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Modern Meadow — Animal Free Leather?


Modern Meadow is a New Jersey based start-up that is seeking to remove animals from the leather making process. They have raised 40 million to become the only animal free leather maker in the world with applications in fashion accessories such as hand bags, shoes, belts, and higher volume markets such as clothing and furniture. Modern Meadow has launched the world’s first bioleather brand — Zoa.

Modern Meadow’s approach is to utilize cells to produce and assemble collagen to produce a leather that is biologically identical to what is produced from animals. From that animal free collagen source they can design their products to have specific physical traits that designers cannot get from traditional sources.

The company has received significant press from multiple outlets:

TechCrunch, Mashable, The Atlantic, The Economist, and The Wall Street Journal to name a few.

I am not an investor in Modern Meadow, but I am attempting to write more deal memos about start-ups that intersect chemistry, materials science, and the future. Aaron Batalion suggested people who are interested in careers as Venture Capitalists to write like a venture capitalist — or Deal Memos. I’m just following his advice. I’m also trying to utilize the model put that Roelof Botha used to persuade his partners at Sequoia Capital to invest in YouTube.


The company has raised 40 million in their Series B according to Angel List and has investors from Horizon Ventures, Iconiq Capital, Artis Ventures, and Collaborative Fund. Their seed round included investment from the aforementioned firms and Sequoia Capital, Ulu Ventures, Milestone Venture Partners, and Breakout Labs from the Thiel Foundation.

Sequoia Capital, Ulu Ventures, Milestone Venture Partners and Breakout labs did not participate past the initial seed round according to Angel List.


There is only one other company making leather from fermented collagen: Provenance Biofabrics. C&EN covered the company briefly and mentioned that Modern Meadow is the largest competitor in the space for Provenance Biofabrics. Modern Meadow should keep an eye on Provenance Biofabrics but as of right now Modern Meadow seems to be leading the way.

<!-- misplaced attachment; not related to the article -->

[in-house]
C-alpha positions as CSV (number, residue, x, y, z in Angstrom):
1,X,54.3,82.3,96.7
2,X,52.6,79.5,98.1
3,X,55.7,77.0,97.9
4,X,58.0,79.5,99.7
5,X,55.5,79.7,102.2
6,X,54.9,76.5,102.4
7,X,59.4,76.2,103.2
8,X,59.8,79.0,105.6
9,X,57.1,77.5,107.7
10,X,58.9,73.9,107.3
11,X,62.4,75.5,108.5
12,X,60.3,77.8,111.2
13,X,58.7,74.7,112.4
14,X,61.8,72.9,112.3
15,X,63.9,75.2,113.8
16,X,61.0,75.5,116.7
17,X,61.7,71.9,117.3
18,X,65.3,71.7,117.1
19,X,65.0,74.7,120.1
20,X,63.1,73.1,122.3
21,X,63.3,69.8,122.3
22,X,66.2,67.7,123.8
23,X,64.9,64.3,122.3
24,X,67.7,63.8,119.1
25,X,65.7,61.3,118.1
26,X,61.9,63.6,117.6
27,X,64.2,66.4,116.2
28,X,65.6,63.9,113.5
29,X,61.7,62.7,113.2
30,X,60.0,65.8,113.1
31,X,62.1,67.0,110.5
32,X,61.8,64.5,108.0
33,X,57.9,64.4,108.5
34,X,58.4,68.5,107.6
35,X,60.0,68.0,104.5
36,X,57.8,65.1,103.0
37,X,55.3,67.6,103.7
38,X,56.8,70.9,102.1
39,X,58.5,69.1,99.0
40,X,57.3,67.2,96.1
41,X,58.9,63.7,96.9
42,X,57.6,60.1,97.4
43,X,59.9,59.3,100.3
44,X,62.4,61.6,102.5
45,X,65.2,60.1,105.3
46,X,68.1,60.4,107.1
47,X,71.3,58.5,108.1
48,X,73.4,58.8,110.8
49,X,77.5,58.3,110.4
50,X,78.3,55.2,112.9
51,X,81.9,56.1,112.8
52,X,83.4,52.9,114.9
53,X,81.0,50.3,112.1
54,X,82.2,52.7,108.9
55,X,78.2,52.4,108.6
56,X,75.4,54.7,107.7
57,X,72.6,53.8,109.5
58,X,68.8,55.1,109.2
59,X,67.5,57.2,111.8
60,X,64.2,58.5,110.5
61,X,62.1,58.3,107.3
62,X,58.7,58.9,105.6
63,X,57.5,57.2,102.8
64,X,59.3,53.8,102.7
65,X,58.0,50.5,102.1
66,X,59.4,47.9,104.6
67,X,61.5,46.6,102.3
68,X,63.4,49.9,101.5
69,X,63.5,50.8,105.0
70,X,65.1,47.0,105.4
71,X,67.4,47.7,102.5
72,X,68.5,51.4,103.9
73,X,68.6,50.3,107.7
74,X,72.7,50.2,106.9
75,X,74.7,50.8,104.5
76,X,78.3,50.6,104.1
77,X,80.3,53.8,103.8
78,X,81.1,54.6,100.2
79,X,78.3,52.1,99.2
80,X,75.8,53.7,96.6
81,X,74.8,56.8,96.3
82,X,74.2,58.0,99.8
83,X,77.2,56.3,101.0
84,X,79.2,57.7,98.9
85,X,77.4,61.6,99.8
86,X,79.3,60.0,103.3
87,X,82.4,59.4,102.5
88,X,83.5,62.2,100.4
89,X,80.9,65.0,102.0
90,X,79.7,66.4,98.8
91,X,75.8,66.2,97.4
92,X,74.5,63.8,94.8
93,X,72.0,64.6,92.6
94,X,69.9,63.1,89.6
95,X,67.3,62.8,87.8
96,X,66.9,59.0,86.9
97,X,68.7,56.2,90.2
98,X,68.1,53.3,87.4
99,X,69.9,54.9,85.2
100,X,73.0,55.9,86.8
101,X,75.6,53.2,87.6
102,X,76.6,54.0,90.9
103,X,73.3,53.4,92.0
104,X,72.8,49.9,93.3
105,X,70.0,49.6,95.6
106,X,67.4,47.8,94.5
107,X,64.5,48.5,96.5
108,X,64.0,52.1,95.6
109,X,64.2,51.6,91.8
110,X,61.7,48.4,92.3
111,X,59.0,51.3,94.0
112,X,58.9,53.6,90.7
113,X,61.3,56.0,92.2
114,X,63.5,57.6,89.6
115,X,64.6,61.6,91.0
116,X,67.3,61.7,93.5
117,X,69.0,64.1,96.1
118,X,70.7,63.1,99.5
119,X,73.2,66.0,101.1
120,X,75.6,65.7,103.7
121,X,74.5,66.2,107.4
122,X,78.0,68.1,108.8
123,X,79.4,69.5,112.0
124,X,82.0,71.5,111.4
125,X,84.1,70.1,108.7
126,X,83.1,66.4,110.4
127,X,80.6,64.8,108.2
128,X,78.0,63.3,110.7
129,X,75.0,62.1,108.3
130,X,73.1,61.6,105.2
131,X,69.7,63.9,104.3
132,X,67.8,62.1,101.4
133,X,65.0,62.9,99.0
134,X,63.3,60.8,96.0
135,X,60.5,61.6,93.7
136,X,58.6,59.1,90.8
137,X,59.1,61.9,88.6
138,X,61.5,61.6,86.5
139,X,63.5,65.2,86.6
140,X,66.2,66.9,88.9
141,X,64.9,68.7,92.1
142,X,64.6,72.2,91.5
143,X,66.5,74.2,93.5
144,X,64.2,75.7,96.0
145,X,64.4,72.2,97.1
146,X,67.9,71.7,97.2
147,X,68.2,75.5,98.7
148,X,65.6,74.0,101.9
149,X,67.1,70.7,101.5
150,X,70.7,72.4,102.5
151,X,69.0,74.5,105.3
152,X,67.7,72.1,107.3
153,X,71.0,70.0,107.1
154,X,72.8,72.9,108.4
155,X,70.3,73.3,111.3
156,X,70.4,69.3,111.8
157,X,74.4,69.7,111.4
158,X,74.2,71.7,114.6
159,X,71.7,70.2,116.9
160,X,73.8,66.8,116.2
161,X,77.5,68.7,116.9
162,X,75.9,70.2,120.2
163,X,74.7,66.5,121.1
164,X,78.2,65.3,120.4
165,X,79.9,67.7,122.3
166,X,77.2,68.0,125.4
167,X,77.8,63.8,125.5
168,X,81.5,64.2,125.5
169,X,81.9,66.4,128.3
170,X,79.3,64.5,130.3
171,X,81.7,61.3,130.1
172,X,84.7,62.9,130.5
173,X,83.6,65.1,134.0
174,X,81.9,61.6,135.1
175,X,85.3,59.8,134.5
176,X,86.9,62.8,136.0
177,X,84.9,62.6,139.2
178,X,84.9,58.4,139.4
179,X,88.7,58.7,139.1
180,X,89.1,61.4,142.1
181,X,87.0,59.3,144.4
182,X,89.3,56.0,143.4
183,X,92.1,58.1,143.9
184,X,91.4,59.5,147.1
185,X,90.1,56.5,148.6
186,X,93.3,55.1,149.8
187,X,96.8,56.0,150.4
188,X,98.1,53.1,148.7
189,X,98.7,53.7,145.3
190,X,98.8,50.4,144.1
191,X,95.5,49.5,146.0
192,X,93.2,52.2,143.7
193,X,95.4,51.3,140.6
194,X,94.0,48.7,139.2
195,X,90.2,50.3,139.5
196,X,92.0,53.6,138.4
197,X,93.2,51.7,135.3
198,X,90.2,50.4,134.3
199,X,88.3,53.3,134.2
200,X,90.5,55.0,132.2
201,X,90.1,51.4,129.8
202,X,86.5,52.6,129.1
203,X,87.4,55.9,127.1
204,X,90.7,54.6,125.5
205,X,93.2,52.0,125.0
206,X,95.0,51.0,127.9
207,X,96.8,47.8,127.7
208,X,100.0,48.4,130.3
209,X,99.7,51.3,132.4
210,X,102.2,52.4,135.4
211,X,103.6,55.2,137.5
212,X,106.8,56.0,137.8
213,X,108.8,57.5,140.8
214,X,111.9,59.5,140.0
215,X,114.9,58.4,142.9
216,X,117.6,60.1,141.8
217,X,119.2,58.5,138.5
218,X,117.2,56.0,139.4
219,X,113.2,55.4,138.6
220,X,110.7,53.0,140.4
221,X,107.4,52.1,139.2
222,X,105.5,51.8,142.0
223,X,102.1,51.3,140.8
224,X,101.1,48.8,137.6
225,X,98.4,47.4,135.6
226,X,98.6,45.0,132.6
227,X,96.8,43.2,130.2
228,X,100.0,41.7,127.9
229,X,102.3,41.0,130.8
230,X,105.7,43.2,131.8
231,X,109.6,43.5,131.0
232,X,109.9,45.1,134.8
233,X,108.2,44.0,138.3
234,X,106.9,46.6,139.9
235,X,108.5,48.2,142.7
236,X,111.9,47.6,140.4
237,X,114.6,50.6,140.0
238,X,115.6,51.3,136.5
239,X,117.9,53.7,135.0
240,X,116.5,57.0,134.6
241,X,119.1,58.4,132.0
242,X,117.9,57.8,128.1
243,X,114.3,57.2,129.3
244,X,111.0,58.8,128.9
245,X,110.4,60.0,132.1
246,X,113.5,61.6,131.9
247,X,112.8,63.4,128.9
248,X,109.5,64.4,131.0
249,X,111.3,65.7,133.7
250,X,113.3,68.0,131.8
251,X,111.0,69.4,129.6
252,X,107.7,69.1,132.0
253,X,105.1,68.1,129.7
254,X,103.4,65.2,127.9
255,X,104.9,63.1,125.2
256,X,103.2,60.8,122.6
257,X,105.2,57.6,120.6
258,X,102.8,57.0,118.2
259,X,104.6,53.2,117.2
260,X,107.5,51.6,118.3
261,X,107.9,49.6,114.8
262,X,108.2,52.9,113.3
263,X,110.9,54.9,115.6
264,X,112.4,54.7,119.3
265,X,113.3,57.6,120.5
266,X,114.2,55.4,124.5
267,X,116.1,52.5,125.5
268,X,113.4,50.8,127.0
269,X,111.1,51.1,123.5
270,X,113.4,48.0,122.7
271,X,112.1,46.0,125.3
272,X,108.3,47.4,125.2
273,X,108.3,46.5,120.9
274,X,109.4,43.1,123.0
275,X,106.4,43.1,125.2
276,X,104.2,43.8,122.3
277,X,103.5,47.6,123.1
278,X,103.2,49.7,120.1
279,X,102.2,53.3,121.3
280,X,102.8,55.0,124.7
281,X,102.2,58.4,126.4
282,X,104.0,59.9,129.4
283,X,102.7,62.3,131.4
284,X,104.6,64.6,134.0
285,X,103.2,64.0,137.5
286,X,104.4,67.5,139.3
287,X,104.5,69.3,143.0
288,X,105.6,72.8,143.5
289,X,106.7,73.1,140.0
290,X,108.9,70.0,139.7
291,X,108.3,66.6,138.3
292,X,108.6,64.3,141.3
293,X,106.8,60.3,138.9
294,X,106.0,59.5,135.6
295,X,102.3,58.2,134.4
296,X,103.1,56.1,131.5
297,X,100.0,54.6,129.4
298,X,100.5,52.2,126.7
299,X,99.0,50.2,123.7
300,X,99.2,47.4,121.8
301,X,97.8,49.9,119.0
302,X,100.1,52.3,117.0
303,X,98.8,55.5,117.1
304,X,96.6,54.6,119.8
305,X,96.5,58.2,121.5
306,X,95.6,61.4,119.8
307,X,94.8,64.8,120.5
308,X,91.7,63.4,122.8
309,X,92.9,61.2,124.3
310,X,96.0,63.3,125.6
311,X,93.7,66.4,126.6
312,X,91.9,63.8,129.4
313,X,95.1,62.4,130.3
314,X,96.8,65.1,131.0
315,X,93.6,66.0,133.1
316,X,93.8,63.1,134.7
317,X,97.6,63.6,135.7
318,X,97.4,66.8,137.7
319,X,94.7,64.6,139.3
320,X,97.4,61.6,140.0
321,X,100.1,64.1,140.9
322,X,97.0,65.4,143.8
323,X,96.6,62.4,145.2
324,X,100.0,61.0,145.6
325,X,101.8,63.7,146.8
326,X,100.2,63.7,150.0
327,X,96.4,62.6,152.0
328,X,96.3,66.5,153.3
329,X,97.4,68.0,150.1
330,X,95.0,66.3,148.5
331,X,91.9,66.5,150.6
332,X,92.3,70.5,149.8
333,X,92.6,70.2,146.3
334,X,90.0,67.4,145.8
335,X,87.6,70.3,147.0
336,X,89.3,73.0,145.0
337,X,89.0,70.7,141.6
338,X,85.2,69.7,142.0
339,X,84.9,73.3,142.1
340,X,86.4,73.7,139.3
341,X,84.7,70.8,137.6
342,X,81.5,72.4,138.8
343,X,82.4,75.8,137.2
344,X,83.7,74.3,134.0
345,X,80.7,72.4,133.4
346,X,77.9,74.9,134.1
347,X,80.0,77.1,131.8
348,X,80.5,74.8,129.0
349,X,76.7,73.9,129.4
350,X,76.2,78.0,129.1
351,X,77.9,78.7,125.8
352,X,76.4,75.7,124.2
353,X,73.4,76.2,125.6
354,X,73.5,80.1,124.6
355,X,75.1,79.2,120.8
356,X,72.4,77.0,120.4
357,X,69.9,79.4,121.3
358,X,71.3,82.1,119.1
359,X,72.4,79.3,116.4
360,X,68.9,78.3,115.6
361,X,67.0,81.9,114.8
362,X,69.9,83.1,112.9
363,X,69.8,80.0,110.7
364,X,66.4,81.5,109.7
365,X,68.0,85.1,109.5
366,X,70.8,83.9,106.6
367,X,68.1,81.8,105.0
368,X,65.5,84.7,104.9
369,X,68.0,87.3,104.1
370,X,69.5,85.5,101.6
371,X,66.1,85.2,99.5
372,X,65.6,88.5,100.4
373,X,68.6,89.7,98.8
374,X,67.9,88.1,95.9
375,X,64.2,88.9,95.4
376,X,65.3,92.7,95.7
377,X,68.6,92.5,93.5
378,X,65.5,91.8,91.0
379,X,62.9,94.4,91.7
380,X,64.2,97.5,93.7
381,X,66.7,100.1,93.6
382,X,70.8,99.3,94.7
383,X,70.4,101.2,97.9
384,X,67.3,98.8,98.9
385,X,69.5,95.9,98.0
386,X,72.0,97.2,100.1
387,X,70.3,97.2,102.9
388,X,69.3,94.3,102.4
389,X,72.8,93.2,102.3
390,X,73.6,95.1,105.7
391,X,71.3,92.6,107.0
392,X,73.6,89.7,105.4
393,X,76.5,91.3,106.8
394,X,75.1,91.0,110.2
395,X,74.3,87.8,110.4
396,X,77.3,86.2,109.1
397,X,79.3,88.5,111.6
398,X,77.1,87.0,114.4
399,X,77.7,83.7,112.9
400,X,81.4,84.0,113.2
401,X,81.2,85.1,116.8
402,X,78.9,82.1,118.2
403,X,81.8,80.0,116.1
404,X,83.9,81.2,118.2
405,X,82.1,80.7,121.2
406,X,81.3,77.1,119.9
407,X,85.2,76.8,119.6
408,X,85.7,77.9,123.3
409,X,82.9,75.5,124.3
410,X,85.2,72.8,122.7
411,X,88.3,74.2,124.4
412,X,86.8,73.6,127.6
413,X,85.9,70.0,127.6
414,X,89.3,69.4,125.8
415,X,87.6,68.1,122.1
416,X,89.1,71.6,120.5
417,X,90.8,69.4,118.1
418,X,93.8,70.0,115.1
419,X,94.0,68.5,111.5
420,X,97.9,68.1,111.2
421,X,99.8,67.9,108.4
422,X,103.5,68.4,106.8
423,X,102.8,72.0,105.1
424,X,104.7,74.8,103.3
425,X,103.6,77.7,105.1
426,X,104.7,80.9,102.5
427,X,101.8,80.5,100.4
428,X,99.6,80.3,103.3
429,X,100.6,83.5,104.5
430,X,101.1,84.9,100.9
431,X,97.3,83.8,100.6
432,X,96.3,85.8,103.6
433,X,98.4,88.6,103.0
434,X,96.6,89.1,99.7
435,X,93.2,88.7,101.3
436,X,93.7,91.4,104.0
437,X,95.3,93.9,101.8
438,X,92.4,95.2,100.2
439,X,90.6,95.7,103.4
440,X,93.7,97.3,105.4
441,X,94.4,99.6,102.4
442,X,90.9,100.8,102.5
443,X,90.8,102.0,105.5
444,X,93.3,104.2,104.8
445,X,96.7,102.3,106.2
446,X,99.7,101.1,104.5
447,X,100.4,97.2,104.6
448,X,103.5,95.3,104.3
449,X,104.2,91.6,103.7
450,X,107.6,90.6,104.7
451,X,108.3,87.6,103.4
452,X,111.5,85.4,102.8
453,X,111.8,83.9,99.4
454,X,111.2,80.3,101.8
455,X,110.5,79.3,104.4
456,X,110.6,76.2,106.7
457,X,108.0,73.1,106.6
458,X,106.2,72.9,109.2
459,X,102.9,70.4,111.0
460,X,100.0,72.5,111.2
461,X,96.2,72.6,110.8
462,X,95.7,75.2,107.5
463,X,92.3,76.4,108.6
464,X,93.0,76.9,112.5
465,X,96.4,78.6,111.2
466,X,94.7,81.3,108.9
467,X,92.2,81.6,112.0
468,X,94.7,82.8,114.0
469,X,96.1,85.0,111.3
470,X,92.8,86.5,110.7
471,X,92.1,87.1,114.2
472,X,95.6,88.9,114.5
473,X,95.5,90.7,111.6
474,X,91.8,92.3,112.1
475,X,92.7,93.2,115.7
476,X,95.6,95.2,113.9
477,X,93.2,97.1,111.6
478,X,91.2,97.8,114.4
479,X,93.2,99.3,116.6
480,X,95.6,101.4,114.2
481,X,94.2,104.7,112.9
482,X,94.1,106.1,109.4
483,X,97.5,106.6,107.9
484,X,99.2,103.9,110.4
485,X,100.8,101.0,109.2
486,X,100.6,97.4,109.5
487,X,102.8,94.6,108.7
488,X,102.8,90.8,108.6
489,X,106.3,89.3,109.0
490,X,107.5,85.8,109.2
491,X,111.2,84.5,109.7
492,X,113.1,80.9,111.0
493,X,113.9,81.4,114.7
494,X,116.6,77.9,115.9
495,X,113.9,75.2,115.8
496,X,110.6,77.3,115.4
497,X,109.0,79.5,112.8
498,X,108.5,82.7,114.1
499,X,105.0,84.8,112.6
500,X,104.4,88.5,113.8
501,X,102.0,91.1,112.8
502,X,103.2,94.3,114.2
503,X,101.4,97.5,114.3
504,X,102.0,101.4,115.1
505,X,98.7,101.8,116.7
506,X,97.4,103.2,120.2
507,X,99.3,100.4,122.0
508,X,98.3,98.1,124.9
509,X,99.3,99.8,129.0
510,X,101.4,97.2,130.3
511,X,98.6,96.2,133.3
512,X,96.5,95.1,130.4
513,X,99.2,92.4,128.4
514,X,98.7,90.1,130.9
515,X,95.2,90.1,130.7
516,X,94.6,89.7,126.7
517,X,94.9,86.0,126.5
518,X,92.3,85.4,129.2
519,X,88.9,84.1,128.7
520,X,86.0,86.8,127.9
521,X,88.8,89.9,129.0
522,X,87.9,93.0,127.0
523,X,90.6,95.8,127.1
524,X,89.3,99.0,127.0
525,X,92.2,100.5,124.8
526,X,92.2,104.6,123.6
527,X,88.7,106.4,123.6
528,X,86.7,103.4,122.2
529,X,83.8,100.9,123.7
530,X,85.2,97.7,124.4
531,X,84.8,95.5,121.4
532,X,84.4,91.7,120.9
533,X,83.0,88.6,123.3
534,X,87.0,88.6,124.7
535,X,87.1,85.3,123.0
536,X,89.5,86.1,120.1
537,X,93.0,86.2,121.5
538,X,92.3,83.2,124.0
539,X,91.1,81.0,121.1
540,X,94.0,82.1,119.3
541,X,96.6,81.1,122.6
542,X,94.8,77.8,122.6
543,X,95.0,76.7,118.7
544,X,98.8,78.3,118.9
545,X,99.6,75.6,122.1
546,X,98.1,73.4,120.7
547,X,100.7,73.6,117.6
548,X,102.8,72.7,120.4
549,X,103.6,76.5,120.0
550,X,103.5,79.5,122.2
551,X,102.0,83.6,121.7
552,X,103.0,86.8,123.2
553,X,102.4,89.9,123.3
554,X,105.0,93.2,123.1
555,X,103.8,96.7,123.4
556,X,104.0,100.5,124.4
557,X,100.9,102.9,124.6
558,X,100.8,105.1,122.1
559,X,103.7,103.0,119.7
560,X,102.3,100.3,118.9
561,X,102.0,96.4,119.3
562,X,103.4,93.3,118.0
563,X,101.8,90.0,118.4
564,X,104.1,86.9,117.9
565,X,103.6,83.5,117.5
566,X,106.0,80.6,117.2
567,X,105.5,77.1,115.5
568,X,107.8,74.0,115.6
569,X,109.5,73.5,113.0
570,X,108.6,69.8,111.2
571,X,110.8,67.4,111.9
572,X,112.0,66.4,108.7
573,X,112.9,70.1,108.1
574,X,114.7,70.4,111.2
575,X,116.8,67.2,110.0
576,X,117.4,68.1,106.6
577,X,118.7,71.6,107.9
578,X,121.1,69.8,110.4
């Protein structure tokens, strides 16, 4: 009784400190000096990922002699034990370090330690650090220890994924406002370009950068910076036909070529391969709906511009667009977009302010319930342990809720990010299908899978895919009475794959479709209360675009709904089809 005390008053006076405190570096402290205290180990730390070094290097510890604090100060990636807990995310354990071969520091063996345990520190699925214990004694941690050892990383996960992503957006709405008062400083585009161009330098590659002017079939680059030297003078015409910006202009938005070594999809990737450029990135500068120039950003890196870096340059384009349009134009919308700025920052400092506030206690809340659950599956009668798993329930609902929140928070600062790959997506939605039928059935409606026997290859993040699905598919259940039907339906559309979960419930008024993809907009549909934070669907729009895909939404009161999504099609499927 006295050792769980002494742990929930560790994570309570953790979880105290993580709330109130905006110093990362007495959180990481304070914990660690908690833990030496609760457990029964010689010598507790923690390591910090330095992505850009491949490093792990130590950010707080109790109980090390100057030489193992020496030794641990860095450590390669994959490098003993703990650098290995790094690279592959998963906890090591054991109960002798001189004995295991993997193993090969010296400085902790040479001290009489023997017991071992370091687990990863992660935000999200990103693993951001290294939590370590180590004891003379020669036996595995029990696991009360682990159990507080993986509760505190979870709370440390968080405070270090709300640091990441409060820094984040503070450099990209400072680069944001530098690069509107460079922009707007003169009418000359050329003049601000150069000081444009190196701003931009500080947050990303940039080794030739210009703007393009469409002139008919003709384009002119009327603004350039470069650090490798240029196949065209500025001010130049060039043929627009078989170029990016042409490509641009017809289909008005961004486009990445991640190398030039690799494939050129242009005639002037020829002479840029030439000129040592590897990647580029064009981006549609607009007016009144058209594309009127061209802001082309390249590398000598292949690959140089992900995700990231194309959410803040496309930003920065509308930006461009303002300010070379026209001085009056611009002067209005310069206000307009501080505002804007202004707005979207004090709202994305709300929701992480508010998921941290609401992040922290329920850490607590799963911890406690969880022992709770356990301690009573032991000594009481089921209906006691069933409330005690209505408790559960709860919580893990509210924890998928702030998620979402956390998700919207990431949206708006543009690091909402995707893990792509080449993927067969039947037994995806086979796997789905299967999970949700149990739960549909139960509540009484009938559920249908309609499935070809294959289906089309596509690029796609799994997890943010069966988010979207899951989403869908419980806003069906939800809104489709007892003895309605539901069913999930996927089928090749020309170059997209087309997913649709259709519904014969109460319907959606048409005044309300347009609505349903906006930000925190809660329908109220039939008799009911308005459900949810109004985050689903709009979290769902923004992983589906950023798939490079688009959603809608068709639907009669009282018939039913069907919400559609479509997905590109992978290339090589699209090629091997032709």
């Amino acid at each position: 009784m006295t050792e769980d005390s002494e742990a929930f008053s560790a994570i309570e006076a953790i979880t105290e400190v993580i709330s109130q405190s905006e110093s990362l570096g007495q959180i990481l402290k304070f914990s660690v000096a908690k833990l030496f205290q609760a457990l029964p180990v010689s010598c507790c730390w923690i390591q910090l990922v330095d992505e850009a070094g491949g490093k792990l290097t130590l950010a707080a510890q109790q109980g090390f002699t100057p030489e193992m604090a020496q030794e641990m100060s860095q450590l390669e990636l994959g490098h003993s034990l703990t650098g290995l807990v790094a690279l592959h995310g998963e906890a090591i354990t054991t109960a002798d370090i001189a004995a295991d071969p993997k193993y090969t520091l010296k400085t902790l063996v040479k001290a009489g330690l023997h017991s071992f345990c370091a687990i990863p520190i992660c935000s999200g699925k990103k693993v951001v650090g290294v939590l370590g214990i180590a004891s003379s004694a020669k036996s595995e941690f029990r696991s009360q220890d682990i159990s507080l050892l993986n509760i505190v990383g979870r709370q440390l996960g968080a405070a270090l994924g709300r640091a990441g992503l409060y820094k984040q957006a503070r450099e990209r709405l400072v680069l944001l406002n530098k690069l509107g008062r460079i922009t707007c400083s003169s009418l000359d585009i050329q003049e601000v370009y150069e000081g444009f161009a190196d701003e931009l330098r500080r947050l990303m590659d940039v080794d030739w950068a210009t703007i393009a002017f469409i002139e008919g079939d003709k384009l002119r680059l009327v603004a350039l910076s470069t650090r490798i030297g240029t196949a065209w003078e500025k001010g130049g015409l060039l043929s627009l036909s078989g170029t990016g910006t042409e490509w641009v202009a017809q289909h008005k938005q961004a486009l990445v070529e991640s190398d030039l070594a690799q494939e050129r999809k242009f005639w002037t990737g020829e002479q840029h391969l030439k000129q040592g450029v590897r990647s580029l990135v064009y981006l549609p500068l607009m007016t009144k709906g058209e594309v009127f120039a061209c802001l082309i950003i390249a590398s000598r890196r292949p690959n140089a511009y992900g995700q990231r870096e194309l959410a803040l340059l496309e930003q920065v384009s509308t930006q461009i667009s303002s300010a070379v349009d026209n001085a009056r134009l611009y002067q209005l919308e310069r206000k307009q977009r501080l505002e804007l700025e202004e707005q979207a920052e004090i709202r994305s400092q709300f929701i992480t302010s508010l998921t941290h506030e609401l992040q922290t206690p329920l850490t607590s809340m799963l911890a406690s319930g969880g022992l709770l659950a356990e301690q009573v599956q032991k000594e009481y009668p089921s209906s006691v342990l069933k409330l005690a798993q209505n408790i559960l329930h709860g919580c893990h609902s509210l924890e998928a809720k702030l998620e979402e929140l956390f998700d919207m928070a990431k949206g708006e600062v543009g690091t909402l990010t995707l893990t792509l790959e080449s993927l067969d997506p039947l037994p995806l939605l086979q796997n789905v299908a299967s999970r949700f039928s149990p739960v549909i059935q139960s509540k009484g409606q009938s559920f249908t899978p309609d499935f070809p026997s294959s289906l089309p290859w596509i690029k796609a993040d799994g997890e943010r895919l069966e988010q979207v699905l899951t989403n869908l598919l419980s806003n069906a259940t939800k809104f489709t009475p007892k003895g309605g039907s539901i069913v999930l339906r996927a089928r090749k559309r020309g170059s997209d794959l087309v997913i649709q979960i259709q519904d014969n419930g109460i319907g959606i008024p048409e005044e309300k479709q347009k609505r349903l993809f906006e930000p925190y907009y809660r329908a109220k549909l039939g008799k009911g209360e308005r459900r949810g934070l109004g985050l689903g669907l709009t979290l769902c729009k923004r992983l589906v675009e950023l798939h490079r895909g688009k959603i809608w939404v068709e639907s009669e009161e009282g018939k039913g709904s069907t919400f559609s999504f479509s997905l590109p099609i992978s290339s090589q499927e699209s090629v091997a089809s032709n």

The substitutes for leather can fall under cellulose based materials (Bacterial Cellulose, Recycled Paper), mushroom based materials, Cork, Rubber, or synthetic variants. These materials are viable alternatives to traditional leather, but some consumers may not adopt them widely. It’s kind of like the animal free chicken nuggets in a frozen grocery aisle.

A good example of a collagen alternative leather was covered in a Fast Company article about Mycoworks.

Key Risks

The company is based on producing collagen from cells and if the cells cannot produce enough raw material to generate a healthy supply chain then the company is in trouble. There are numerous technologies based on utilizing cells for commodity or semi-commodity products and the risks here will be the same. The process of producing their raw material needs to be consistent, high volume, and cheaper than their competitive raw material, which would be animal skins.

The company also needs to develop processes for turning their raw material into a finished product that their customers can easily use. Proof of concept materials or prototype finished products such as a handbag should be produced before the raising of the next round if another round is needed.

Other companies have succeeded in commercializing products from fermentation processes outside of the beverage industry. The list is quite extensive and can be found here.


Despite the risks I would invest in Modern Meadow given the chance. They are unique in their space despite what I am sure are extensive challenges. They have little to no actual competition with regards to making collagen based products. Even if they are unable to make an animal free leather from their process I see at least one or two excellent pivots for them with respect to tissue scaffolding and medical devices. A collagen based material could open up new avenues with respect to implantable biomaterials and having the fermentation experience and materials fabrication technology is going to be more similar than they are different.

A material for medical devices or tissue scaffolding would be a significant pivot and would bring with it a higher regulatory burden, but could command high prices that may not be accessible in the current leather market.

Investment Summary